...a world where a 'real' event occurs in a vacuum, stripped of its context and visible only from afar, televisually. Here we have a sort of surgically accurate prefigurement of the events of our future: events so minimal that they might well not need to take place at all - along with their maximal enlargement on screens. No one will have directly experienced the actual course of such happenings, but everyone will have received an image of them. A pure event, in other words, devoid of any reference to nature, and readily susceptible to replacement by synthetic images (Baudrillard, 1993).

Television sport produces a sport landscape of sameness. Drawing on the writing Virilio (who, in turn, drew on the writing of Marcel Pagnol) we can note the difference between spectating at a sports event and watching it on television (Virilio 1991). At a football game no two people see the same event (because no two people can occupy exactly the same place) whereas the game on tv is exactly what the camera saw. Spectators see this wherever they sit. Television re-places spectators. More significantly, however, Virilio and Baudrillard draw attention to, and provide the solution to, one of the problems of the sports landscape already alluded to in this chapter - that the intrusion of spectators transforms what should be a sports space into a sporting place - sometimes a sport place of disport. Virilio (1991) notes that the potential exists for the placelessness of sport to become literal - stadiums can be abolished and live performers be replaced with televisul images that would be shown in a video-stadium without sports players, for consumption to tele-spectators. To some extent this already exists: the presence of jumbo-tron video screens inside stadiums, which relay slow motion replays and the fine detail of the action, has become the defining reality for many sports fans - a postmodern condition where the image is superior to the reality. It is also uncannily predicted in the recent television advertisement for Adidas, the sports clothing firm, which displays a futurescape of football in which the game is 'played' in a tightly enclosed concrete box with what appear to be simulated spectators, programmed, presumably, to applaud skill but lacking in any partisan sentiments. This also reminds us of the commercial imperatives of modern sports for which sanitised and safe places, combined with a synthetic environment which, as far as possible, should be 'weatherless', are highly desirable. It would not be totally inappropriate to describe the scenarios I have been outlining as the 'mallification' of football.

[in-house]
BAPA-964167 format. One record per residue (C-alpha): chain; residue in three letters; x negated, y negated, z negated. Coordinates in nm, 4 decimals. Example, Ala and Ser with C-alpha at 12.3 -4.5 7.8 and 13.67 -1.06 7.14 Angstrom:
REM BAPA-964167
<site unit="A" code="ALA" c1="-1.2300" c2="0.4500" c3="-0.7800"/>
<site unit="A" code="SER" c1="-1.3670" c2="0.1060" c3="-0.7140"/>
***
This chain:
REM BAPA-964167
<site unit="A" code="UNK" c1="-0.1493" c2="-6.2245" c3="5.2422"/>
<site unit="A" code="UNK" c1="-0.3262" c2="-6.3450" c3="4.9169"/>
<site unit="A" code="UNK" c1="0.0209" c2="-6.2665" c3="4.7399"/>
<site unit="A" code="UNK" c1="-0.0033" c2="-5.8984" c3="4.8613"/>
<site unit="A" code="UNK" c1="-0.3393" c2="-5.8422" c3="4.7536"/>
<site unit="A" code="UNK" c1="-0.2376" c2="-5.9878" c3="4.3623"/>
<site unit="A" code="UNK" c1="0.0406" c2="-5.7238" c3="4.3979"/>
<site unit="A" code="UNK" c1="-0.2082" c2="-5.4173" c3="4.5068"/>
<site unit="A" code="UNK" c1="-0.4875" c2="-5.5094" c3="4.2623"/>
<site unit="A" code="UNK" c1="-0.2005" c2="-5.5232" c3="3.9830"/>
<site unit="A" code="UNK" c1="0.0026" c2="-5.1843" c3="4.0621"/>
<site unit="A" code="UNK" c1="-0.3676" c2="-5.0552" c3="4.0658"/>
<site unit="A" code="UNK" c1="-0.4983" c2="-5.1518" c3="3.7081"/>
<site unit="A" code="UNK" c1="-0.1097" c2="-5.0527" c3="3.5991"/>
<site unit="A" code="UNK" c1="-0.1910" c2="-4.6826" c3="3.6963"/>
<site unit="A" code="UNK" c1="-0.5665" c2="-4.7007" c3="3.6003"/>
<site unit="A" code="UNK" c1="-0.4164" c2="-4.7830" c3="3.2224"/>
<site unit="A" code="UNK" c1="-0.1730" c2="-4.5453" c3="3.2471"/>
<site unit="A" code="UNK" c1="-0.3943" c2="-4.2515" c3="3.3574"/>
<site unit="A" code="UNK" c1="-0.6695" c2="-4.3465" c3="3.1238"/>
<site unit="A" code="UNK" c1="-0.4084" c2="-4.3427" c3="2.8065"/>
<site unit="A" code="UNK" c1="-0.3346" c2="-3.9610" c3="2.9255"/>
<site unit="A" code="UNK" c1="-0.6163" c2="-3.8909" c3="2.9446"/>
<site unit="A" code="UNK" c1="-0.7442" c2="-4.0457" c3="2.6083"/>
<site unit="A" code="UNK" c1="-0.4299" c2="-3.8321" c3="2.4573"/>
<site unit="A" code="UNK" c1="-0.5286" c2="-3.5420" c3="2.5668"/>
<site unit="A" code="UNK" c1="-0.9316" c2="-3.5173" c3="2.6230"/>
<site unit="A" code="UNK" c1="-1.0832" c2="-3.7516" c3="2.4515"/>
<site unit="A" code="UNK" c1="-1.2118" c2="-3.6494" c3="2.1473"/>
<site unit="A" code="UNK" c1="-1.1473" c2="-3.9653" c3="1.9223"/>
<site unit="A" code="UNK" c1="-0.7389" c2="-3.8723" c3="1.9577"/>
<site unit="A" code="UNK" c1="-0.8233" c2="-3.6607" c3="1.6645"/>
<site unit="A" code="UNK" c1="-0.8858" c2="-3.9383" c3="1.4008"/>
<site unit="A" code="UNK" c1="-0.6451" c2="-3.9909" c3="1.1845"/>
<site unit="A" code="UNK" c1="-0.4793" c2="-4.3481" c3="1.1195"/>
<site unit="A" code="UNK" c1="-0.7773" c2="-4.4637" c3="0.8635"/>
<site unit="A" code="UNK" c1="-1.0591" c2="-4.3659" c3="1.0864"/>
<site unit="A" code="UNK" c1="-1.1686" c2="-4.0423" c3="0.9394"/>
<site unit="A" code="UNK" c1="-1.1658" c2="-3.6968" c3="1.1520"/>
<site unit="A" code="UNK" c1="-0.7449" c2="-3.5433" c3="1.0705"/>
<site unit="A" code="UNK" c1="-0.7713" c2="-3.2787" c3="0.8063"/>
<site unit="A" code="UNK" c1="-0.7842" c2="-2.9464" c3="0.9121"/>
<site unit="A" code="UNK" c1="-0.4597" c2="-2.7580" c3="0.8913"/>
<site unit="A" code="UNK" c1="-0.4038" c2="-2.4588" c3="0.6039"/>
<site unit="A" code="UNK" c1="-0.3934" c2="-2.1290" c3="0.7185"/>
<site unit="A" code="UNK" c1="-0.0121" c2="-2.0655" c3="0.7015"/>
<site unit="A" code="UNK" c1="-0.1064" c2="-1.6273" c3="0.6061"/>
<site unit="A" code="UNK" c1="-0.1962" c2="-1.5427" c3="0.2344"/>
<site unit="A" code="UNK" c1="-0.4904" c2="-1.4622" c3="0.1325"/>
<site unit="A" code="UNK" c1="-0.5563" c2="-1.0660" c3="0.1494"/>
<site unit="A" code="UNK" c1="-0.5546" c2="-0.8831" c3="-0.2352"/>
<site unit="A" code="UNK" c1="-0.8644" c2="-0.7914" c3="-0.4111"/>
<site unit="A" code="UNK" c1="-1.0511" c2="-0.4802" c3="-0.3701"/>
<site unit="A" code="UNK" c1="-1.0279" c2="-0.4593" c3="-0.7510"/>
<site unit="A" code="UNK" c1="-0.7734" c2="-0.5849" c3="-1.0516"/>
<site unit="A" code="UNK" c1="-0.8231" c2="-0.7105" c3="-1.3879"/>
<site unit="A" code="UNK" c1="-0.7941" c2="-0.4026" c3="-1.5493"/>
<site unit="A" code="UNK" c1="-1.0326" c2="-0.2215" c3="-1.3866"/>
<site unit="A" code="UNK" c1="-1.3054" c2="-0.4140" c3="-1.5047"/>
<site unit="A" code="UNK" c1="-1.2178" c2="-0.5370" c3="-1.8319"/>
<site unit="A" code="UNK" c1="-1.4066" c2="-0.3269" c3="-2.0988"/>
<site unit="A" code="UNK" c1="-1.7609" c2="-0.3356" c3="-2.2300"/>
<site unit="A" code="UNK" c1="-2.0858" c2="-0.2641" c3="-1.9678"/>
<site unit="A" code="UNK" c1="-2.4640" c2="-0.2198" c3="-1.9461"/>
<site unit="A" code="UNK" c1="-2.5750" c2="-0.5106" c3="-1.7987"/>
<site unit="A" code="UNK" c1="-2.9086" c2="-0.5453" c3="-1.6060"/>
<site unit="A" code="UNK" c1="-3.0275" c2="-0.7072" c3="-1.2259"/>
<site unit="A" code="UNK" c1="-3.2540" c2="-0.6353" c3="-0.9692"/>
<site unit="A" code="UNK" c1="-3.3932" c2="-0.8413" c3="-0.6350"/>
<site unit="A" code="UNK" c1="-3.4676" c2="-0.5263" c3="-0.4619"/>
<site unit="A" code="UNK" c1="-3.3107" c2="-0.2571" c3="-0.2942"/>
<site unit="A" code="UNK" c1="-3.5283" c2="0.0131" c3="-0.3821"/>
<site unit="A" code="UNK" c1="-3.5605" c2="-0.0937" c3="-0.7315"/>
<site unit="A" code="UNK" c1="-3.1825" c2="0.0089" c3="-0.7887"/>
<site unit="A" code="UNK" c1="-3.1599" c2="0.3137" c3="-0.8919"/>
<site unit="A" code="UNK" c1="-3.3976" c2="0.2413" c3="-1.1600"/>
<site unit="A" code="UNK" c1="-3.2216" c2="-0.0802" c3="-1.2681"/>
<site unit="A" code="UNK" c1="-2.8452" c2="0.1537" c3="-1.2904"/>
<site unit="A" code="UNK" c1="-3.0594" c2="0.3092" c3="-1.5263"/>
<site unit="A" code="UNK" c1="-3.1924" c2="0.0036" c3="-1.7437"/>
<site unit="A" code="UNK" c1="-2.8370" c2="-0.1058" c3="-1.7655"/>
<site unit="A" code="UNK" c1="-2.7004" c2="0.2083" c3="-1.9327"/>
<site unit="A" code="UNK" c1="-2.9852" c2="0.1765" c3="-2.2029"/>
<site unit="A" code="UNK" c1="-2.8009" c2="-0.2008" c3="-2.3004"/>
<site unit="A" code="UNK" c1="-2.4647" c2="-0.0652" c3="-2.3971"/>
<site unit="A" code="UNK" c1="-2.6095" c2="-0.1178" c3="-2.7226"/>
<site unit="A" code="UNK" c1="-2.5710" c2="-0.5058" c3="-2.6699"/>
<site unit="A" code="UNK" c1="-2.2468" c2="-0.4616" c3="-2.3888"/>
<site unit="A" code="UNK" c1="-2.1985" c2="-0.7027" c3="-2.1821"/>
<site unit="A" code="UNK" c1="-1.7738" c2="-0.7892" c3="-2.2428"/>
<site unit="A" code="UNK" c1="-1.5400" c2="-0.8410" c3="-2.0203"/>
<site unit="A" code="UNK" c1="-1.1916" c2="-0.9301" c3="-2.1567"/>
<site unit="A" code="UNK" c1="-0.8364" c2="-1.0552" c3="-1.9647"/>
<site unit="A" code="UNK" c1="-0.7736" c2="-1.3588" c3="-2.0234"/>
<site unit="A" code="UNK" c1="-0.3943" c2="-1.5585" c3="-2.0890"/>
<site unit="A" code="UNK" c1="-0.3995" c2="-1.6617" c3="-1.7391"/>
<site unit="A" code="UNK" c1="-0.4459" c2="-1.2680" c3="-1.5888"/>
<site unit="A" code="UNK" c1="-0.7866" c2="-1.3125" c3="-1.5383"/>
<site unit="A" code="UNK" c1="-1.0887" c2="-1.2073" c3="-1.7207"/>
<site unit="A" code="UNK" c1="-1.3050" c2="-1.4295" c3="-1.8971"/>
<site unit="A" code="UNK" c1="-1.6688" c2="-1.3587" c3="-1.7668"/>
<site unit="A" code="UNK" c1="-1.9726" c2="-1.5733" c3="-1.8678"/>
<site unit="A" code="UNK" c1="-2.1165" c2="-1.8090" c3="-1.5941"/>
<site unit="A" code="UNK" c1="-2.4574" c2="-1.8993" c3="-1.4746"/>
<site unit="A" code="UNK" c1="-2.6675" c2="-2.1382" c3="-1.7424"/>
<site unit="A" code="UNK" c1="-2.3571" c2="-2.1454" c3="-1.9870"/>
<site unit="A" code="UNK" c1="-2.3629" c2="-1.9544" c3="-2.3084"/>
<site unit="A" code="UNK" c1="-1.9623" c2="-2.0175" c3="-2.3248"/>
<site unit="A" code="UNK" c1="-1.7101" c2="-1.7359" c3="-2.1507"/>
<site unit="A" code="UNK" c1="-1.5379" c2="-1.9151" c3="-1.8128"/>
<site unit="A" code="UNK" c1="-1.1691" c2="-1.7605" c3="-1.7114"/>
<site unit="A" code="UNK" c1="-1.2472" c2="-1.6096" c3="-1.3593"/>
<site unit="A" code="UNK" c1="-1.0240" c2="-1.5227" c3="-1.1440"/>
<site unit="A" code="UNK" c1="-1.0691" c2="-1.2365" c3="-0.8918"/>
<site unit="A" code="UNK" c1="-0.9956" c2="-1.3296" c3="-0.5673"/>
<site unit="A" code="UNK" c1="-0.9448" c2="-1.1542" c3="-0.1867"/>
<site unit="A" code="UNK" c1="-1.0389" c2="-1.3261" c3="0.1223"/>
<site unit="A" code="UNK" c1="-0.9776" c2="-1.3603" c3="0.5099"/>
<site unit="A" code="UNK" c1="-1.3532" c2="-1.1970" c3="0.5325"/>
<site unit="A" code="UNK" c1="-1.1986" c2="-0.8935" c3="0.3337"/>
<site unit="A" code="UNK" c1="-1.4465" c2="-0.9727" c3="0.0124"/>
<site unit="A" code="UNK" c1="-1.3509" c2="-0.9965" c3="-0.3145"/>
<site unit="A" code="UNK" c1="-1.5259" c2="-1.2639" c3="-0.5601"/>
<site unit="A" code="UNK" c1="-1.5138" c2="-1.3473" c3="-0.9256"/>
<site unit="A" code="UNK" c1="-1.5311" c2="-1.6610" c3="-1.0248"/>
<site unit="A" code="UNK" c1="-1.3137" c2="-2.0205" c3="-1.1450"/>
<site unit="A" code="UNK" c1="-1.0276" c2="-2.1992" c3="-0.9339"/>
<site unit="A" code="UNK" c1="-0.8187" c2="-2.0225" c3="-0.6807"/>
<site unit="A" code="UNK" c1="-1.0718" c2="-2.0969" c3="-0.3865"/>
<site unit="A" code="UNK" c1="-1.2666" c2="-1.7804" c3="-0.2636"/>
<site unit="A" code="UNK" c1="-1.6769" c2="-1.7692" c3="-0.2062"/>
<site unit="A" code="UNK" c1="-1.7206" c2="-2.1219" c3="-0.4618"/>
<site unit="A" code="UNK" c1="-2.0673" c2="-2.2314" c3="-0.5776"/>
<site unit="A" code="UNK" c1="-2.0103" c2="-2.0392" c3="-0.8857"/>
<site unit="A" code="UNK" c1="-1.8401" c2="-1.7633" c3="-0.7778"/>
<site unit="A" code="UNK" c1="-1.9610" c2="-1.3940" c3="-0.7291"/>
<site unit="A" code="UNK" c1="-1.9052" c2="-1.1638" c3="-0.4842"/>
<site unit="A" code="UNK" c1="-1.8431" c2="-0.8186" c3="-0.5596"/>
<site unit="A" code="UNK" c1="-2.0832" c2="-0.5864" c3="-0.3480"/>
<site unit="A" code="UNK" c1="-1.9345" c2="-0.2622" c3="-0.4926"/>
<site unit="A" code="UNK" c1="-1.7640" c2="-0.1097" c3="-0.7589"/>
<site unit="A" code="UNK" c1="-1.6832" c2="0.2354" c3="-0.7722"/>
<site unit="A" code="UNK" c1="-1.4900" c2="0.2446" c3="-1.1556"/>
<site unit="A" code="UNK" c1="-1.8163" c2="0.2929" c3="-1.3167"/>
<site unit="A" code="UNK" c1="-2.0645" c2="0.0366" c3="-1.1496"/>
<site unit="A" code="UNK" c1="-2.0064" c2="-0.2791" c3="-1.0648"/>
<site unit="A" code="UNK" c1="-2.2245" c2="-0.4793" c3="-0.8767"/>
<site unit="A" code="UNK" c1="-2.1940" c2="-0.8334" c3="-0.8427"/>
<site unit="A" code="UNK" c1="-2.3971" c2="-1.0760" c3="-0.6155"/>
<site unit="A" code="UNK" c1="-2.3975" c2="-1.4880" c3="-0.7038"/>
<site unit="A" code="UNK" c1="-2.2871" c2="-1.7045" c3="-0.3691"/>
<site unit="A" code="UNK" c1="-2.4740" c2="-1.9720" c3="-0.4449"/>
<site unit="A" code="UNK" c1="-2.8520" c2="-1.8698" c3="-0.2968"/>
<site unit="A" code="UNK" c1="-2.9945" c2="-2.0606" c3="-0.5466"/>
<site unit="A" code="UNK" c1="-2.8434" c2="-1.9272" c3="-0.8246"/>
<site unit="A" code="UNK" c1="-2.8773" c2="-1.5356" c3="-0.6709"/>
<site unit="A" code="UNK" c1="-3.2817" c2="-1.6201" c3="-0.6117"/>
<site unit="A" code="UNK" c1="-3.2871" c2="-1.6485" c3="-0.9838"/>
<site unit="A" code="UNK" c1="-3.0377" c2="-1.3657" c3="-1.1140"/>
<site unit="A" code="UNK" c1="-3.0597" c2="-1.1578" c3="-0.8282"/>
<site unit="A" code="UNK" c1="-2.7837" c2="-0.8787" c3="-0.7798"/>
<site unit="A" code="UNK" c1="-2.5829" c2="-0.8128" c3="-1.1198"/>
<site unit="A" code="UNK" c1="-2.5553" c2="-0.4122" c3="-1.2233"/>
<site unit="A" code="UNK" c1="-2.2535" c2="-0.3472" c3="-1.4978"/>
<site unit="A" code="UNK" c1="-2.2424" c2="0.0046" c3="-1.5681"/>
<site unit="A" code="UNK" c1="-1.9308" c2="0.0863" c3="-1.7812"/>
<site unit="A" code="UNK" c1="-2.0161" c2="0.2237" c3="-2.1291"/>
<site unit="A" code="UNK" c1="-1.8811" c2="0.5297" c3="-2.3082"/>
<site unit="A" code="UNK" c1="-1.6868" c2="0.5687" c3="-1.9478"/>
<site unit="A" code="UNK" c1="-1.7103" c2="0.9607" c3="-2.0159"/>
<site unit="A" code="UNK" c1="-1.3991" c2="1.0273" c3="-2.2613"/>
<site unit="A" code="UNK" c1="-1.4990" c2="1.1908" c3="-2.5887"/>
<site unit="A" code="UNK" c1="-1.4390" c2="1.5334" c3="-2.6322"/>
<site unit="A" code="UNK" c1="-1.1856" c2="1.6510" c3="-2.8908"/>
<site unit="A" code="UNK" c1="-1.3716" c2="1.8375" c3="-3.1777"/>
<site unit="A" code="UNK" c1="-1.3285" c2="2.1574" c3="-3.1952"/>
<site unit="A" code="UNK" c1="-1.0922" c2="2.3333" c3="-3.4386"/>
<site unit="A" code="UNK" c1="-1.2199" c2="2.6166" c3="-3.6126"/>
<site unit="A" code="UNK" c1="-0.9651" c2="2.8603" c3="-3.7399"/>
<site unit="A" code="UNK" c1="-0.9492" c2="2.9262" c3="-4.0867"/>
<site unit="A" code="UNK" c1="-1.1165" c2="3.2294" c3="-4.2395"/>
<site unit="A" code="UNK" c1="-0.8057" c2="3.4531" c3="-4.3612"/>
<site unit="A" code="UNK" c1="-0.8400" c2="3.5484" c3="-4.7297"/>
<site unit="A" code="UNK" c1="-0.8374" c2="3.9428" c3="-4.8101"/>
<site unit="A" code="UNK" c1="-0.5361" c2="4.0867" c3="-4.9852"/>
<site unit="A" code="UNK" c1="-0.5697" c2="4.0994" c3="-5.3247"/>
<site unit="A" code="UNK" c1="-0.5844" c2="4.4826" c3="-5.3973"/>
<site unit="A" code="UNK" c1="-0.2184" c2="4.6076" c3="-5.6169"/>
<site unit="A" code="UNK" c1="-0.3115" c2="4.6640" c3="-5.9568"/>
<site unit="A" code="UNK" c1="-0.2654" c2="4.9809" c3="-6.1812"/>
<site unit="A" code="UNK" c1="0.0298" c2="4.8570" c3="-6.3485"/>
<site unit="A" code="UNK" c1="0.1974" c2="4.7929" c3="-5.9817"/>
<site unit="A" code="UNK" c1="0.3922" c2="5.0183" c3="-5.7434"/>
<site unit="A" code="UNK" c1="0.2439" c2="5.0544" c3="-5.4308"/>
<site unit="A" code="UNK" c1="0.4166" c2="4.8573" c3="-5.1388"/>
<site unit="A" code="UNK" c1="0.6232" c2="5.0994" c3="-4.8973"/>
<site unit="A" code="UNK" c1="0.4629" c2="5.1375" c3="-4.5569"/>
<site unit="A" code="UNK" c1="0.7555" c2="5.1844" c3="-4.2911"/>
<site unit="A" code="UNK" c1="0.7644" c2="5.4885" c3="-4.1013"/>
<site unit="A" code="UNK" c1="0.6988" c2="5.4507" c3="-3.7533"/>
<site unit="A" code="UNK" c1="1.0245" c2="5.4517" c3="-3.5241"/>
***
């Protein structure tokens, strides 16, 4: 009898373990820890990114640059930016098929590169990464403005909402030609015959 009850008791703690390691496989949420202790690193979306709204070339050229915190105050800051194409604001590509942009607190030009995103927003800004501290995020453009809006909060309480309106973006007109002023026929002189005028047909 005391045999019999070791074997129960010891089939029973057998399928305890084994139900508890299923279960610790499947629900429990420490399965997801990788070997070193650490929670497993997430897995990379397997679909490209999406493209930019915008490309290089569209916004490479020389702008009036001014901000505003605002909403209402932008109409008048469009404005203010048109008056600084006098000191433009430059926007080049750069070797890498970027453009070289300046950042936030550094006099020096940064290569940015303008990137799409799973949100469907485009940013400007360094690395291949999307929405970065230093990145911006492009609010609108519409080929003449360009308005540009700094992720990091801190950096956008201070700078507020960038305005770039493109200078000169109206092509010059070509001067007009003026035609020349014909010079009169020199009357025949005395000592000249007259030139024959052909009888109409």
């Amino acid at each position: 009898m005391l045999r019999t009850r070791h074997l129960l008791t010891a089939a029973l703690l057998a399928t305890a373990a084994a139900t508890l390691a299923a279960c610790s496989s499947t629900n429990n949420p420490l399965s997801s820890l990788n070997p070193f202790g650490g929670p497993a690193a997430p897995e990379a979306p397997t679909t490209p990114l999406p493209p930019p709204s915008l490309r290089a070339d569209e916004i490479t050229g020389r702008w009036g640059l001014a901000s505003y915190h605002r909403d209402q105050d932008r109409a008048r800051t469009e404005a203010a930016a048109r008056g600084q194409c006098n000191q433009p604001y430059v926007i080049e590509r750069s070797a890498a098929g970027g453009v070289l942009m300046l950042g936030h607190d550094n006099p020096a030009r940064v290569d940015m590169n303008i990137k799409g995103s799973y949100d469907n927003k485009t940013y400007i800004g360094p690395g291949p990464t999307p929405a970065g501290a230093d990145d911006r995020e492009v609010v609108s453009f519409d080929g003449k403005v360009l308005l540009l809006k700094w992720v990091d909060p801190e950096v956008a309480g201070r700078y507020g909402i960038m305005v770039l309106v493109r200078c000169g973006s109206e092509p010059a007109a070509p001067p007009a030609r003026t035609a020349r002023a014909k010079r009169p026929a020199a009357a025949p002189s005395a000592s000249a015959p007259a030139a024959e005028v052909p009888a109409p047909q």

The one thing that Baudrillard and Virilio do not recognise (or do not make explicit) is that such scenarios would also satisfy perfectly the norms of achievement sport - the 'surgical' space in which this event takes place provides the placeless environment insisted on by the achievement and fair play norms of sport. Virilio's prescription that the architecture of sports places 'would become no more than the scaffolding for an artificial environment, one whose physical dimensions have become instantaneous opto-electronic information' (Virilio 1991), is the dystopian milieu but one which is predicted by my sport-geographic model.

Three Views of the Same Game and an Optimistic Conclusion
Paradoxically, however, place can be reclaimed from the flat plane of such a televisual dystopia. Let me illustrate the continued contestation of the ideal, pure-space of the normative sports environment by an empirical allusion to the environments of the 1992 European Championship final between Denmark and Germany, which was played in the Swedish city of Gothenburg. The game was actually played - and re-(p)layed - in three different places, each of which was a different spectating environment.